Bill to take guns from mentally ill goes to governor

DOVER — The Senate passed the first major gun legislation of 2018, approving a bill that creates a path for taking guns from individuals with mental illnesses.

The measure was previously approved by the House of Representatives.

The bill was unopposed in either chamber. It now goes to Gov. John Carney, who will sign it.

House Substitute 1 for House Bill 302 would specifically prohibit people who have been committed to an institution for a mental disorder or found not guilty of a violent crime by reason of insanity, guilty but mentally ill or mentally incompetent from owning firearms unless they can prove they are no longer suffering from a disorder.

Mental health professionals would be required to inform law enforcement and arrange for the patient to be hospitalized or committed if a threat is made. They would have discretion to reveal confidential discussions to authorities.

If a law enforcement agency receives a report of someone who owns firearms and is believed to be dangerous, it would be obligated to investigate. Should the agency determine probable cause, it would file a report with the Department of Justice and seek from the Justice of the Peace Court a mandate for that person to give up their guns and ammunition.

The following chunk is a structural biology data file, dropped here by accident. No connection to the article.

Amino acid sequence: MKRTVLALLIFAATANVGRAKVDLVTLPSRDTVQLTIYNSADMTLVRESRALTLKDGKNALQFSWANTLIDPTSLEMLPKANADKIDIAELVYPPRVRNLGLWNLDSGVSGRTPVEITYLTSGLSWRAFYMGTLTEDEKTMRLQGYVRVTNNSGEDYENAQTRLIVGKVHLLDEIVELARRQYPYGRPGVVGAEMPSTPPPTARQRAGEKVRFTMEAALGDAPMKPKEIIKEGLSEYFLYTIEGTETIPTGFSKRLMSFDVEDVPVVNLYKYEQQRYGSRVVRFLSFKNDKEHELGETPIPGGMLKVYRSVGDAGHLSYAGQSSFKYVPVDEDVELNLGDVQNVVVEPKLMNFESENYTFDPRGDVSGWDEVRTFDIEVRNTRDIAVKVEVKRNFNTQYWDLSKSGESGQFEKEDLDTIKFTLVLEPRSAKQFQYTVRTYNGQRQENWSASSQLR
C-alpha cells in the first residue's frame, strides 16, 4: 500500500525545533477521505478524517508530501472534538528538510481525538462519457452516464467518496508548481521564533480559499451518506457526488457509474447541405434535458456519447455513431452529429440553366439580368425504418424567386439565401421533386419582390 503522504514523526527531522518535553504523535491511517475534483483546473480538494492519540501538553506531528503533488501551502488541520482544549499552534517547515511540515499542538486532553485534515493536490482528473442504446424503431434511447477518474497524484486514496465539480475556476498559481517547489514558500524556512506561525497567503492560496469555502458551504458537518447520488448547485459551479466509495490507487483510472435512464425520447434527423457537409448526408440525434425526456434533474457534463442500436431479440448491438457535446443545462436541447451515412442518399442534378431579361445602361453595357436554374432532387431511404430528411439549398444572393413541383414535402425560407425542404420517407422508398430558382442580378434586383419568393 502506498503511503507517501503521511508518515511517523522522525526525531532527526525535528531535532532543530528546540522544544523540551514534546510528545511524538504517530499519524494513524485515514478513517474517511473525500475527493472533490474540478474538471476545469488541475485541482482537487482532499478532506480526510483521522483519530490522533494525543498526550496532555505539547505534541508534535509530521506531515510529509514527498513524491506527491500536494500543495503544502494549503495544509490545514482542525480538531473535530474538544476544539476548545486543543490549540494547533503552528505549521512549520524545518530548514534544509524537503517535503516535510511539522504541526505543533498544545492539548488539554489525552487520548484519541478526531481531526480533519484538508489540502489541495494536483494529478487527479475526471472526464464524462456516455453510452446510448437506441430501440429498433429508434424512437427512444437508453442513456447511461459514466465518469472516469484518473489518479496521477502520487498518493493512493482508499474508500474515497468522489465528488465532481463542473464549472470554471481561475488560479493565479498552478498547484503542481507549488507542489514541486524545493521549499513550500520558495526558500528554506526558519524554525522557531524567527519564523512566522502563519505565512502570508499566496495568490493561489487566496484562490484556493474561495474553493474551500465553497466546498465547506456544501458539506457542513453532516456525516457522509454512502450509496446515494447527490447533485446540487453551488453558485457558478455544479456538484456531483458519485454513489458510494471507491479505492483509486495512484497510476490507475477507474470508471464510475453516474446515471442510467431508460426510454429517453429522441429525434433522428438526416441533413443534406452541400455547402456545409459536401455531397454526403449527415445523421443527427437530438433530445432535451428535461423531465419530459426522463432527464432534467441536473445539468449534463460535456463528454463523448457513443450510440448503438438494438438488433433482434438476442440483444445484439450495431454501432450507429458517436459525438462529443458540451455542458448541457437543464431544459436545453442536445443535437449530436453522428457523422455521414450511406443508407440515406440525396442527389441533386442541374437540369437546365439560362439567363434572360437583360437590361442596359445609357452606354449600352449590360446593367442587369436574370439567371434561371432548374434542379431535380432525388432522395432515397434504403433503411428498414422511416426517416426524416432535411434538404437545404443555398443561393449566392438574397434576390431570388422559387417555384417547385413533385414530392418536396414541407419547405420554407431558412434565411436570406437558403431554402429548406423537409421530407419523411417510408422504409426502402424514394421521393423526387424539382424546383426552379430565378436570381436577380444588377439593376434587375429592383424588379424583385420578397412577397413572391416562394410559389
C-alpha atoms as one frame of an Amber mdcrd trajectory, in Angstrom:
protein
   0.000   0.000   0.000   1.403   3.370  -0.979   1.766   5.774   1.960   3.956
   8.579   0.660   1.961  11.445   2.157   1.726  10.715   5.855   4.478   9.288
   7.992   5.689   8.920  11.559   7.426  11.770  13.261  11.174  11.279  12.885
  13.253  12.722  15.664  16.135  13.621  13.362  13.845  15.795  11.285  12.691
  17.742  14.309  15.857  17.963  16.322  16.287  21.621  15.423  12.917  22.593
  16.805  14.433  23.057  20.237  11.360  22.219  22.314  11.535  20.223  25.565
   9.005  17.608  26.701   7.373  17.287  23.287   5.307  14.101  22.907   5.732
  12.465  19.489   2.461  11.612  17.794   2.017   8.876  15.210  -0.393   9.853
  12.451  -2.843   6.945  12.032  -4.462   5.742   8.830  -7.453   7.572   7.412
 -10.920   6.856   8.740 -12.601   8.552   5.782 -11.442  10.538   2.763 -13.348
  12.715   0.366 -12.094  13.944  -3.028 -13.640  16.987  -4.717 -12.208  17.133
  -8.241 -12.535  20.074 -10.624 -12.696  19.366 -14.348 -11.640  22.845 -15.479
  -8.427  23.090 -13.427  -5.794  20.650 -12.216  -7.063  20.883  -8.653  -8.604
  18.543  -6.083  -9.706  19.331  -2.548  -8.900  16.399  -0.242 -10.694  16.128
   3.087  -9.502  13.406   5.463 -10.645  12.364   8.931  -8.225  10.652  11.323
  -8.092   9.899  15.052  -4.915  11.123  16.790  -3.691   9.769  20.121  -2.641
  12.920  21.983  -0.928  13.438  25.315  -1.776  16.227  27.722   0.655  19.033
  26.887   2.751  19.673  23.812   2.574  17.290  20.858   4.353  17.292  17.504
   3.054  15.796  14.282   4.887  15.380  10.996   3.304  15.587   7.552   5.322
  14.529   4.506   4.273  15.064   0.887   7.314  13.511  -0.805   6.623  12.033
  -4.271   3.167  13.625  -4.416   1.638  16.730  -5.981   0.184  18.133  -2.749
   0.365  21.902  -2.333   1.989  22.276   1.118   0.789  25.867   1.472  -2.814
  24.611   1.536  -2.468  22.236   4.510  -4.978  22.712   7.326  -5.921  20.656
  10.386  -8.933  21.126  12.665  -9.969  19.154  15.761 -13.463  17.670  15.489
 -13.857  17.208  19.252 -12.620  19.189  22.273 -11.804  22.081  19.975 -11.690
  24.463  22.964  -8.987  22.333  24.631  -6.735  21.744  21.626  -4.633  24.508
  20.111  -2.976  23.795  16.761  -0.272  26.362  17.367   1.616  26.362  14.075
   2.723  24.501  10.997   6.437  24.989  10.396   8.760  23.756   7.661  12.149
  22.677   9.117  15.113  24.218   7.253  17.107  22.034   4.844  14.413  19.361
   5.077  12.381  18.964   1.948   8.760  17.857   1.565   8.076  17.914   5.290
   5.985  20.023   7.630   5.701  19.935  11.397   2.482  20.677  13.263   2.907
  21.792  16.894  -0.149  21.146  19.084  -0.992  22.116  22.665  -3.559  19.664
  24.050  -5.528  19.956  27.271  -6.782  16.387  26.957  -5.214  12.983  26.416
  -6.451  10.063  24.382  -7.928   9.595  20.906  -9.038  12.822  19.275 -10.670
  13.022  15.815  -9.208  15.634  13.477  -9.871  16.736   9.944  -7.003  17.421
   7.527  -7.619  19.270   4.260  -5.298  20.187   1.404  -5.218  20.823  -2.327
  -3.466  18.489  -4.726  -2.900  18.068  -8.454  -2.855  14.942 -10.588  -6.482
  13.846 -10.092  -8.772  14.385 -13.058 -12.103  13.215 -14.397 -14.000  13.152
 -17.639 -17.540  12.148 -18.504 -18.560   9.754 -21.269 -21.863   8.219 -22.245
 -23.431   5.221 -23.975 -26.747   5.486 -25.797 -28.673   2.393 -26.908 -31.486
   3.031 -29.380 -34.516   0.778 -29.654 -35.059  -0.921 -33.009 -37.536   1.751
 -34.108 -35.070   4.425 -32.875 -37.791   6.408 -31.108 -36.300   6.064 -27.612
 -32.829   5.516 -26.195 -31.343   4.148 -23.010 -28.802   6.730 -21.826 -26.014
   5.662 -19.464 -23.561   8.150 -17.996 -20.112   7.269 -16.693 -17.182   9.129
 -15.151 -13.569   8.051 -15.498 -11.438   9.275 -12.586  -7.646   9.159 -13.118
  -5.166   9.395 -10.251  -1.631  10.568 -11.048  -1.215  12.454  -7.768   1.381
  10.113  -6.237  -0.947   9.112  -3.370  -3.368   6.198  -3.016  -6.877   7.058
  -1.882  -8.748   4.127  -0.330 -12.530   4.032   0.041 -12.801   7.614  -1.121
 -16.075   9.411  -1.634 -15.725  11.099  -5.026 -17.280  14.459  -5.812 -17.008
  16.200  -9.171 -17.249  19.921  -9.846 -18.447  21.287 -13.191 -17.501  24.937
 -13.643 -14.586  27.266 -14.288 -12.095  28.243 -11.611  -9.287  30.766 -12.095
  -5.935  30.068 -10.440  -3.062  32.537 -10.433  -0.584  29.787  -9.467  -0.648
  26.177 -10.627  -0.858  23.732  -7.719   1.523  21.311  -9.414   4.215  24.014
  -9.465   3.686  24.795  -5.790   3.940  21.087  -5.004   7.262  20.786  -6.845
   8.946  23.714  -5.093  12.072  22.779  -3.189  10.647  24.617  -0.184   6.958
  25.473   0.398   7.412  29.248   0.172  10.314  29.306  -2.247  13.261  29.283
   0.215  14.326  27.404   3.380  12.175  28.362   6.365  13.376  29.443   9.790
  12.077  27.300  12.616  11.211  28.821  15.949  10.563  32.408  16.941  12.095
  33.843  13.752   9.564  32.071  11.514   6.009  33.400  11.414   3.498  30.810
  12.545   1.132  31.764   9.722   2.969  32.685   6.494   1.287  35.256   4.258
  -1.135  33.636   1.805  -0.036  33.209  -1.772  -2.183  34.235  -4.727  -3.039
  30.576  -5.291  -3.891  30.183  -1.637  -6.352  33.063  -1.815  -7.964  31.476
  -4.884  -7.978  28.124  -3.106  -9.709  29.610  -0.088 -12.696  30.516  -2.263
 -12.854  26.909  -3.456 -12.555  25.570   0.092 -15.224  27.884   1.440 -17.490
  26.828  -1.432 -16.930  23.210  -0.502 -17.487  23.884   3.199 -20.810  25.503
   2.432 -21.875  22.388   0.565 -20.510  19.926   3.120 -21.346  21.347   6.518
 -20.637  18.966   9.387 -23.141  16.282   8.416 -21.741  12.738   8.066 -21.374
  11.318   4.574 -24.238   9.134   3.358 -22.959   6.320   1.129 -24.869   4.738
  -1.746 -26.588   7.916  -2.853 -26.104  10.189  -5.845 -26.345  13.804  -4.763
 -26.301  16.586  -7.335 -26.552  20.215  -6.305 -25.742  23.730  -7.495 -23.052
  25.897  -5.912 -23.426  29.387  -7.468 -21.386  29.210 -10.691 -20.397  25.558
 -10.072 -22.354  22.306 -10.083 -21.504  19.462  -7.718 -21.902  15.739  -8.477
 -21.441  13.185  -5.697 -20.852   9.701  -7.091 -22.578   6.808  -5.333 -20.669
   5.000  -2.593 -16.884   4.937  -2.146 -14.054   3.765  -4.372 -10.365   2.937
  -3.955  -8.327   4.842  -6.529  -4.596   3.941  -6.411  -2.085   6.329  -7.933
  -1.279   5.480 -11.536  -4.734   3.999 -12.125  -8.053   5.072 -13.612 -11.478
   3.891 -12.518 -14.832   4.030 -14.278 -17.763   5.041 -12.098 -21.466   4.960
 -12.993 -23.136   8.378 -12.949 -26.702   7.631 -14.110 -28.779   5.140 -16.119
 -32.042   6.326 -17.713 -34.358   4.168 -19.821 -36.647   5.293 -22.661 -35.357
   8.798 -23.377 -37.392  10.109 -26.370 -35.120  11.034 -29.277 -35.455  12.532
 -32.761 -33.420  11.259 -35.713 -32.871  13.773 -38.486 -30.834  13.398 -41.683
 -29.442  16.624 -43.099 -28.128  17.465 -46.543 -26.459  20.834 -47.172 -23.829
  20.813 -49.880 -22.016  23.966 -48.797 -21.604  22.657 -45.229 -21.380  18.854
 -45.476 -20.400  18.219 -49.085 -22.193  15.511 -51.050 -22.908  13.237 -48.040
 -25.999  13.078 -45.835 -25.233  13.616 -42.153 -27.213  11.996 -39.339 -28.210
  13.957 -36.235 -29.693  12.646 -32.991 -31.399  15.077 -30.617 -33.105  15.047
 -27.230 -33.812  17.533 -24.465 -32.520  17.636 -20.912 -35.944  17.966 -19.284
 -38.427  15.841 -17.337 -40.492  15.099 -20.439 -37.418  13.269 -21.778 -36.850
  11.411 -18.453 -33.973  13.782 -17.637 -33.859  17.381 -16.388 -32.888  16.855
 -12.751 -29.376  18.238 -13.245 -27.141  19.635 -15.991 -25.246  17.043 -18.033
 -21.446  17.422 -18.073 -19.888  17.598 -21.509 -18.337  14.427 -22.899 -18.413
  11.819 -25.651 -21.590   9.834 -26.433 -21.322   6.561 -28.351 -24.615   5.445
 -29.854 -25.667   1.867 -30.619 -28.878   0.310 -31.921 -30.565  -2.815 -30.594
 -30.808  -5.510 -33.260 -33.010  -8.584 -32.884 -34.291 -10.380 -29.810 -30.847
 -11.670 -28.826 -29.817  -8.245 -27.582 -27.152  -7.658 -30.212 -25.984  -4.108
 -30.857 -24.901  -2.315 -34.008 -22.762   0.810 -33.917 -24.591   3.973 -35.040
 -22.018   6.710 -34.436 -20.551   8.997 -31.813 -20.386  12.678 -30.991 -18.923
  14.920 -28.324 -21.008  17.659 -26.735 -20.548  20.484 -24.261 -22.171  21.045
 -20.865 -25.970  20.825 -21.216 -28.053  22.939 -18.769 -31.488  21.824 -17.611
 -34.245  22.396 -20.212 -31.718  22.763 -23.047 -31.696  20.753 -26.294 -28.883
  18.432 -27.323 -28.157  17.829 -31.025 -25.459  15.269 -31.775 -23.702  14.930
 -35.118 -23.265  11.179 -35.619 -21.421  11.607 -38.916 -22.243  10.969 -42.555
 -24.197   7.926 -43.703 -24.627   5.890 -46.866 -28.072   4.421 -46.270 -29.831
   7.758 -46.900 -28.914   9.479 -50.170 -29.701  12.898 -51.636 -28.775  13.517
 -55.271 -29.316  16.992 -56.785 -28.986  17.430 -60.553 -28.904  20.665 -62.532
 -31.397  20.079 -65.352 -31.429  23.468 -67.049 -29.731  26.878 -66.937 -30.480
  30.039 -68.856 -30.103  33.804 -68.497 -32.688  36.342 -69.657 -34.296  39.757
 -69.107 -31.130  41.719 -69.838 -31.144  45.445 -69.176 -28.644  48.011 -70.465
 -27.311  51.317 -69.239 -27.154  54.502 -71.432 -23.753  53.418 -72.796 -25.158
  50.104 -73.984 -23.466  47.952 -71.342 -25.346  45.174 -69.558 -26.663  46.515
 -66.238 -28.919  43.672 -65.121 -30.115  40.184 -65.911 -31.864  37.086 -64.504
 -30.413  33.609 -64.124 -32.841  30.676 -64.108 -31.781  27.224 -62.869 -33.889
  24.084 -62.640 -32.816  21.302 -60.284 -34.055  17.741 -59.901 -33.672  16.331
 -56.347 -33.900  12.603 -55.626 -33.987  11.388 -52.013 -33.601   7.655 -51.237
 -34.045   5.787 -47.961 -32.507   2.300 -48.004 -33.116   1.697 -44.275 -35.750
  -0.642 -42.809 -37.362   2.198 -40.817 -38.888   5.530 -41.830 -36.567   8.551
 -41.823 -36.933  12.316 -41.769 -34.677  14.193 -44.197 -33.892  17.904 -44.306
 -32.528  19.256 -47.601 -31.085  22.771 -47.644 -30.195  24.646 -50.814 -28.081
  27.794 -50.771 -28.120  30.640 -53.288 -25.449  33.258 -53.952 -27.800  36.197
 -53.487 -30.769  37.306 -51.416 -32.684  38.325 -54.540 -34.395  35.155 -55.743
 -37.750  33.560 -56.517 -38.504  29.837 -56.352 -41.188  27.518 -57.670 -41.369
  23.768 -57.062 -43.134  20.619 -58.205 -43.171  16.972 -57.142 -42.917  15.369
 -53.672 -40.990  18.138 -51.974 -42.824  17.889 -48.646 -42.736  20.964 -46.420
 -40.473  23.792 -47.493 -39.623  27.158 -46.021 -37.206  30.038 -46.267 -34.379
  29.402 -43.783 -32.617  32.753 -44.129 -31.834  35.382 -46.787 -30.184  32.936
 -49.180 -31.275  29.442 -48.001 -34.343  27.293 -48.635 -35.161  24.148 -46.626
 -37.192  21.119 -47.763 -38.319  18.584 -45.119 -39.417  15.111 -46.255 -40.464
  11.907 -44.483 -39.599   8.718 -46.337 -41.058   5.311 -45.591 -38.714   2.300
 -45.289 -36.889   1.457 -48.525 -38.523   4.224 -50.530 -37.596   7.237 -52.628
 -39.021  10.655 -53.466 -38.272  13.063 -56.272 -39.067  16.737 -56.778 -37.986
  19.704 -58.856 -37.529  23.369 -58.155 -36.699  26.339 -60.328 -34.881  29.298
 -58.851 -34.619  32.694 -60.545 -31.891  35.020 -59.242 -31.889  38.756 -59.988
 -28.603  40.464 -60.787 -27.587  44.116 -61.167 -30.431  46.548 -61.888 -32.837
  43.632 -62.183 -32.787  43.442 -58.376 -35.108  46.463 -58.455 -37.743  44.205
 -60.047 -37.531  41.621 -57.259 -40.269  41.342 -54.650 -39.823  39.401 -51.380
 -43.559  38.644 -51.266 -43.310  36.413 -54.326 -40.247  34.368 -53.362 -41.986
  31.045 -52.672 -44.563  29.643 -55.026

The individual in question would not be notified ahead of time or given a court hearing.

The order would be good for 30 days, unless the Department of Justice chooses to seek an indefinite extension with the Superior Court or requests 15 more days to file a petition. A Superior Court decree would require a hearing to be held within 15 days if the accused person requests one.

Both courts can mandate a person cannot live with someone who has guns for the duration of the order.

While the Justice of the Peace Court order would require the person to surrender their guns to law enforcement, the Superior Court mandate would allow him or her to give them to a designee, as long as that designee does not live with the individual in question.

Decisions by the Superior Court could be appealed to the Delaware Supreme Court.

Named for former Delaware Attorney General Beau Biden, the proposal is based on legislation filed in 2013 after the 2012 shooting at Sandy Hook Elementary School in Newtown, Connecticut. That measure, one of the last and most significant pushed by Mr. Biden before he died of cancer in 2015, passed the House overwhelmingly but failed in the Senate.

Unlike the other gun bill pending in the General Assembly, House Substitute 1 for House Bill 302 received overwhelming bipartisan support.

“I’m glad the Senate received it as well as the House did this time,” main sponsor Rep. Dave Bentz, D-Christiana, said after the vote. “Obviously, there were questions that were unanswered on the Senate side five years ago. Looks like through our efforts we were able to address those in the new version of the bill and ease whatever concerns they had.”

The measure only passed after talks between Rep. Bentz and gun rights advocates led to the original bill being modified. The first version had called for a 60-day timeline for the agency to seek an extension, but an amendment cut it in half.

Lawmakers are expected to pursue related bills that would clarify how an individual can prove he or she is fit to own firearms and allow family members and law enforcement officers to petition the Superior Court for an order removing guns from the possession of someone believed to be dangerous.